But, the best way to get my point across, I thought, would be to incorporate it into a character sheet. And so, that’s what I’ve done, modeled off of an old OD&D character sheet I found posted at the OD&D forums. And here it is:
So, starting at the top of the equipment section, as you fill in gear, you can just cross reference to see your current movement rate (and chance to drown, should you fall into water). It’s not perfect, of course. For one, it’s not as forgiving as the Whitebox chart it’s based on. Also, as you consume items, inventory slots will become empty in the middle of the chart, which can end up making tracking things a little more complicated (or else you’ll have to do a lot of erasing and writing things back into the upper slots); a little judicious forethought can minimize these problems (i.e. permanent items are recorded towards the top of the chart; consumable items recorded towards the bottom).
Let me know what you think. Cheers.
Great action movie and a nice re-imagining of the Mad Max franchise. It’s not exactly a re-boot, but not exactly a direct sequel either. Pretty much a non-stop car chase, with plenty of post-apocalyptic weirdness you can steal for your PA RPGs. Go see it, whether you’re a fan of Mad Max or just a fan of good action movies.
White Star has really gripped my imagination of late, so much so I’ve decided to start a second blog dedicated just to White Star material: Tales from the White Star Cantina. Henceforth, most White Star related material will be posted there, and I’ll reserve this blog for non-White Star RPGs.
In the short term I’ll be reposting White Star material from this blog to the Cantina, just to get it off the ground, but in short order I fully expect to have new material: the Galaxy’s Most Wanted, Planets of Interest, advanced technologies, new classes, house rules, equipment, aliens, and more.
Modern firearms have two modes of firing: single shot and rapid fire. Single shot attacks use standard combat rules: roll a d20, adding the attackers Base Hit Bonus and Dex modifier (if applicable) versus the target’s AC. As you would guess, a single shot attack only uses a single round of ammunition.
Rapid Fire attacks fire several shots at once (minimum 2 shots), up to 10, 20 or 30 rounds, determined by the type of weapon used. RF attacks are not made against AC, but instead involve rolling a d10 for each shot fired: each d10 that rolls a 1 scores a hit on the target regardless of its AC. Roll damage for each hit scored. Each shot fired consumes a round of ammunition. Attackers may divide the number of shots fired between different targets. Simply divide up the dice and roll each batch separately.
- Combat Pistol – 1d6 damage, range 30 feet, clip 15 rounds, wgt: 3 lbs., Rapid Fire 10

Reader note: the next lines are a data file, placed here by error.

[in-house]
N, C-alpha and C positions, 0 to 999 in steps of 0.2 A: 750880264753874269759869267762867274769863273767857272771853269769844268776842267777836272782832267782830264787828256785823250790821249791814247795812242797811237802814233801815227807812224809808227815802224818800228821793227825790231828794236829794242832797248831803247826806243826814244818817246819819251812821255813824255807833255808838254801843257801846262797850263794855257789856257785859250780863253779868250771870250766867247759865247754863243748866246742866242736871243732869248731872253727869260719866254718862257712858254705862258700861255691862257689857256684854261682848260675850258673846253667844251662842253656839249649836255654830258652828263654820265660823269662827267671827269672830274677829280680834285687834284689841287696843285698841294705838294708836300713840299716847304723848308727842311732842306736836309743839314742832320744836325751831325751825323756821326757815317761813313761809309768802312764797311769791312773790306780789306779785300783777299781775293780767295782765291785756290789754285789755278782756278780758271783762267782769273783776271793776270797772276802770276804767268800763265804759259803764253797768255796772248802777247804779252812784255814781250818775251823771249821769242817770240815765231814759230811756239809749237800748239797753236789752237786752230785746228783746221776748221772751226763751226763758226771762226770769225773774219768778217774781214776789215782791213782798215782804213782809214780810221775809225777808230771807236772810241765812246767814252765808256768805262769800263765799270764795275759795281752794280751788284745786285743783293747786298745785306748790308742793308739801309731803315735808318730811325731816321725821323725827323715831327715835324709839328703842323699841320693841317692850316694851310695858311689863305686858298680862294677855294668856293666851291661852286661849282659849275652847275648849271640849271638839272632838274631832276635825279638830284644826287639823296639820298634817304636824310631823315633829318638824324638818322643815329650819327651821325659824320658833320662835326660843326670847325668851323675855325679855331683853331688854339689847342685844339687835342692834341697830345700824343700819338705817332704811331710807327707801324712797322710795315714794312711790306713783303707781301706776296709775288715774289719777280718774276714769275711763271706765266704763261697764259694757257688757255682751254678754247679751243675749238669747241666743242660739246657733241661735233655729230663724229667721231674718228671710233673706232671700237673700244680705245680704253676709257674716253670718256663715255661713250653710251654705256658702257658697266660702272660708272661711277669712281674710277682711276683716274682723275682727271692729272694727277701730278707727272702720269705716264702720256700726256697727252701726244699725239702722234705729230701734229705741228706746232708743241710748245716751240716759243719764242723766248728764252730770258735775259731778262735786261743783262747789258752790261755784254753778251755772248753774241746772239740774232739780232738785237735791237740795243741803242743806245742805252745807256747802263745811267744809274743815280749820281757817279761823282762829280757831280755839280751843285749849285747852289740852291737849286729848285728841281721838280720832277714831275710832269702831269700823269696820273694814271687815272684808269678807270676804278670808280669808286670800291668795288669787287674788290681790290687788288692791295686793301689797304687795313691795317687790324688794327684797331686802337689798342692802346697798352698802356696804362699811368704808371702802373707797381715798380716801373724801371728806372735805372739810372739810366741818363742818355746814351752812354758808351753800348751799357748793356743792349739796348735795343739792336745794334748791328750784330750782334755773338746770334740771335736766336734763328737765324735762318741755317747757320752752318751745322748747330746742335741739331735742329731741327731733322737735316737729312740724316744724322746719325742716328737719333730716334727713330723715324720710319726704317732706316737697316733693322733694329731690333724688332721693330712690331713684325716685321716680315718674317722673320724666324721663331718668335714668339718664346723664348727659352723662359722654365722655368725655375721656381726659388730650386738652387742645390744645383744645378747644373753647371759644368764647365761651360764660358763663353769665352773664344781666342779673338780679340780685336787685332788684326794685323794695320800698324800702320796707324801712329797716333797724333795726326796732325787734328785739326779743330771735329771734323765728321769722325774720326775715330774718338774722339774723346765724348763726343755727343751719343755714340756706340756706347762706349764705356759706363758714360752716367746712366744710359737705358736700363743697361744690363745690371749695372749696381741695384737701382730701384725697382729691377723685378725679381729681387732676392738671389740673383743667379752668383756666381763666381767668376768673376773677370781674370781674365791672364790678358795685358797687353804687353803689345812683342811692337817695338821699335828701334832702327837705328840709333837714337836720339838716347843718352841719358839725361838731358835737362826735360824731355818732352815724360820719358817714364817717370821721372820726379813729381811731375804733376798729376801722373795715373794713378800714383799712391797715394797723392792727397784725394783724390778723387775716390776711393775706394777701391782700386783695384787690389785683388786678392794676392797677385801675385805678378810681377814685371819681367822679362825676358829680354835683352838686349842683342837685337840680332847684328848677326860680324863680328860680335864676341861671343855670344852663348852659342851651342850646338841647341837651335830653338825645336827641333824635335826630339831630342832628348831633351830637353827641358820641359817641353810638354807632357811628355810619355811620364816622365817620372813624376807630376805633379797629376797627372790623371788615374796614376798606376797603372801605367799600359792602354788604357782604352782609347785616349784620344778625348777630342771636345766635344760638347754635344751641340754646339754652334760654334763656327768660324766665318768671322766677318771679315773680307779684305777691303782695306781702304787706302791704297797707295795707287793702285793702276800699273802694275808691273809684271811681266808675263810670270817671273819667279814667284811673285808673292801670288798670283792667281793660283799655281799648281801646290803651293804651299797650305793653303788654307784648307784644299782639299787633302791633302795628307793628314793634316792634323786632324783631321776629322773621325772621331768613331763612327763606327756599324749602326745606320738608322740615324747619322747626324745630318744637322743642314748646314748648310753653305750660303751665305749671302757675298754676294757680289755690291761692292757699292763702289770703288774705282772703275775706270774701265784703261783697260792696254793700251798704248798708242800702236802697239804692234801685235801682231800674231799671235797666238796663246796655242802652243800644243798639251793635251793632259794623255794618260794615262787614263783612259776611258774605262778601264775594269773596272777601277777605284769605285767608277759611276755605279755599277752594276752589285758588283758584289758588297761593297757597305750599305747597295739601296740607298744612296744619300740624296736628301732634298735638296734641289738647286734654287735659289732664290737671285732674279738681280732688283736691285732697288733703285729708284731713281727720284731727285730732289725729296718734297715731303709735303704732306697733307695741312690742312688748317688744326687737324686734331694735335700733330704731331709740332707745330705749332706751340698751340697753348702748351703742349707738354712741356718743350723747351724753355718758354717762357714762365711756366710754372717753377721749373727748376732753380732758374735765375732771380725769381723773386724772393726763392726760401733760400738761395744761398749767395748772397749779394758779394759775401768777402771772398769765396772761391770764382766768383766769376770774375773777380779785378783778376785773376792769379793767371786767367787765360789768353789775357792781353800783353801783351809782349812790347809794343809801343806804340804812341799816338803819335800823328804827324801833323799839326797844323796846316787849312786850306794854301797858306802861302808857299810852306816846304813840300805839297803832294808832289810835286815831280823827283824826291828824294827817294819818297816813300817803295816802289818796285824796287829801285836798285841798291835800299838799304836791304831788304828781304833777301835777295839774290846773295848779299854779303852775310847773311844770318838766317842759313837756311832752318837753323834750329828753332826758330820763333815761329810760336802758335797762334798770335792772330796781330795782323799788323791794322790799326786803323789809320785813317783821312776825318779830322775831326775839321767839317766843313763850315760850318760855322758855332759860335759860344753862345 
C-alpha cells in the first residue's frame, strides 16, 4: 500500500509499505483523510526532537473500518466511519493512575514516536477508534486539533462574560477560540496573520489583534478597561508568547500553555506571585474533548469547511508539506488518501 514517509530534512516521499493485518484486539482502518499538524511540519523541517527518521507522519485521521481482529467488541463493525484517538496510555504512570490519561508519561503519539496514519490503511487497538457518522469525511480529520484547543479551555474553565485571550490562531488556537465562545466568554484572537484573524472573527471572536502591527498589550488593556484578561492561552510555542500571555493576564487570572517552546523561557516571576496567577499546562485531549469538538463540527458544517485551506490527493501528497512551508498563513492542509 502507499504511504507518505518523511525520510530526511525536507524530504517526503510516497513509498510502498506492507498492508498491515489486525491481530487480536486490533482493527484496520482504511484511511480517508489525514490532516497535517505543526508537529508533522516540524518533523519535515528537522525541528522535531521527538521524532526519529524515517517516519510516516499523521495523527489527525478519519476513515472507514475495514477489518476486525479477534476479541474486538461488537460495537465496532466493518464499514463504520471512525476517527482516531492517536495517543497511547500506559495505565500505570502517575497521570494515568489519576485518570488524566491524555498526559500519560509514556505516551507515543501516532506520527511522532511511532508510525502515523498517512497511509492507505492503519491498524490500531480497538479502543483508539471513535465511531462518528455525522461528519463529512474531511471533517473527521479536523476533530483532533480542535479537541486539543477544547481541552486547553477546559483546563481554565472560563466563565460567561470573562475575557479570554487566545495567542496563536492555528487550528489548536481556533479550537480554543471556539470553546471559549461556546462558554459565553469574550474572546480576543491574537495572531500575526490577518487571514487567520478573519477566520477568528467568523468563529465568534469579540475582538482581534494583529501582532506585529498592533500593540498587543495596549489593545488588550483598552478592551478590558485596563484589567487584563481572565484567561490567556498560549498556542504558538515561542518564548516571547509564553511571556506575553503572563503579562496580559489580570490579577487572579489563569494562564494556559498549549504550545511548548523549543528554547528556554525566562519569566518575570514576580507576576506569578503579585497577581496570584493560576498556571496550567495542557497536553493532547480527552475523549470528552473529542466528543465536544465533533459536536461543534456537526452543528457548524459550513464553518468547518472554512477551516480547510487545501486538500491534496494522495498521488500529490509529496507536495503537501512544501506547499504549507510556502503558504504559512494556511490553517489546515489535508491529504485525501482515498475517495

- Submachinegun – 1d6 damage, range 40 feet, clip 30 rounds, wgt: 6 lbs., Rapid Fire 20
- Combat Rifle – 1d6+1 damage, range 70 feet, clip 30 rounds, wgt: 8 lbs., Rapid Fire 20
- Machinegun – 1d6+1 damage, range 100 feet, belt 100 rounds, wgt: 15 lbs., Rapid Fire 30
Example: A SMG can Rapid Fire 20 rounds in a single combat round (note: this is actually not very accurate for a 1 minute combat round, but some accommodation must be made for D&D’s abstract combat mechanics). Assuming a player decides to go all out, they consume 20 bullets and roll 20 10-sided dice. Each dice rolling a 1 scores a hit on the target(s).
Creatures only hurt by silver weapons still require silver bullets to harm. For those creatures only harmed by magic weapons, it’s left to the GM’s discretion whether modern firearms are equivalent to magic weapons, or whether actual magic bullets are required.
Firearms are quite loud. Nearby monsters should be immediately alerted when guns are fired. GM’s may also want to consider making an additional wandering monster check every time firearms are discharged. GM’s should also consider whether sound suppressors are available, and what the trade offs for using them should be.
One final consideration, ammunition should probably be rare or fairly expensive. Otherwise, your players will just load themselves down with ammo and blaze away at everything, relying on “spray-n-pray” to win every battle.
Obviously, these rules should be applied sparingly against the PCs, especially at low levels. Conversely, even low-level mooks armed with assault rifles can make effective adversaries against high level PCs.
Optional Rule: Mercenaries lose the Combat Machine ability and replace it with the Burst Fire ability, allowing them to roll d8’s to score hits, instead of d10’s.
Optional Rule: Modern firearms can be reloaded very quickly, especially so in the context of a 1 minute combat round specified in Swords & Wizardry Whitebox and White Star. So, you may wish to “hand wave” reloading of firearms, assuming the PCs are proficient enough to reload very quickly and keep blazing away. This will have the effect of reducing some of the bookkeeping involved, essentially ignoring a gun’s ammo capacity.
Optional Rule: You may want to adjust the target number to score a hit based on range. For example, rolling a 1 to 3 if the target is adjacent, 1 or 2 at short range, a 1 at long range, and 0 at extreme range.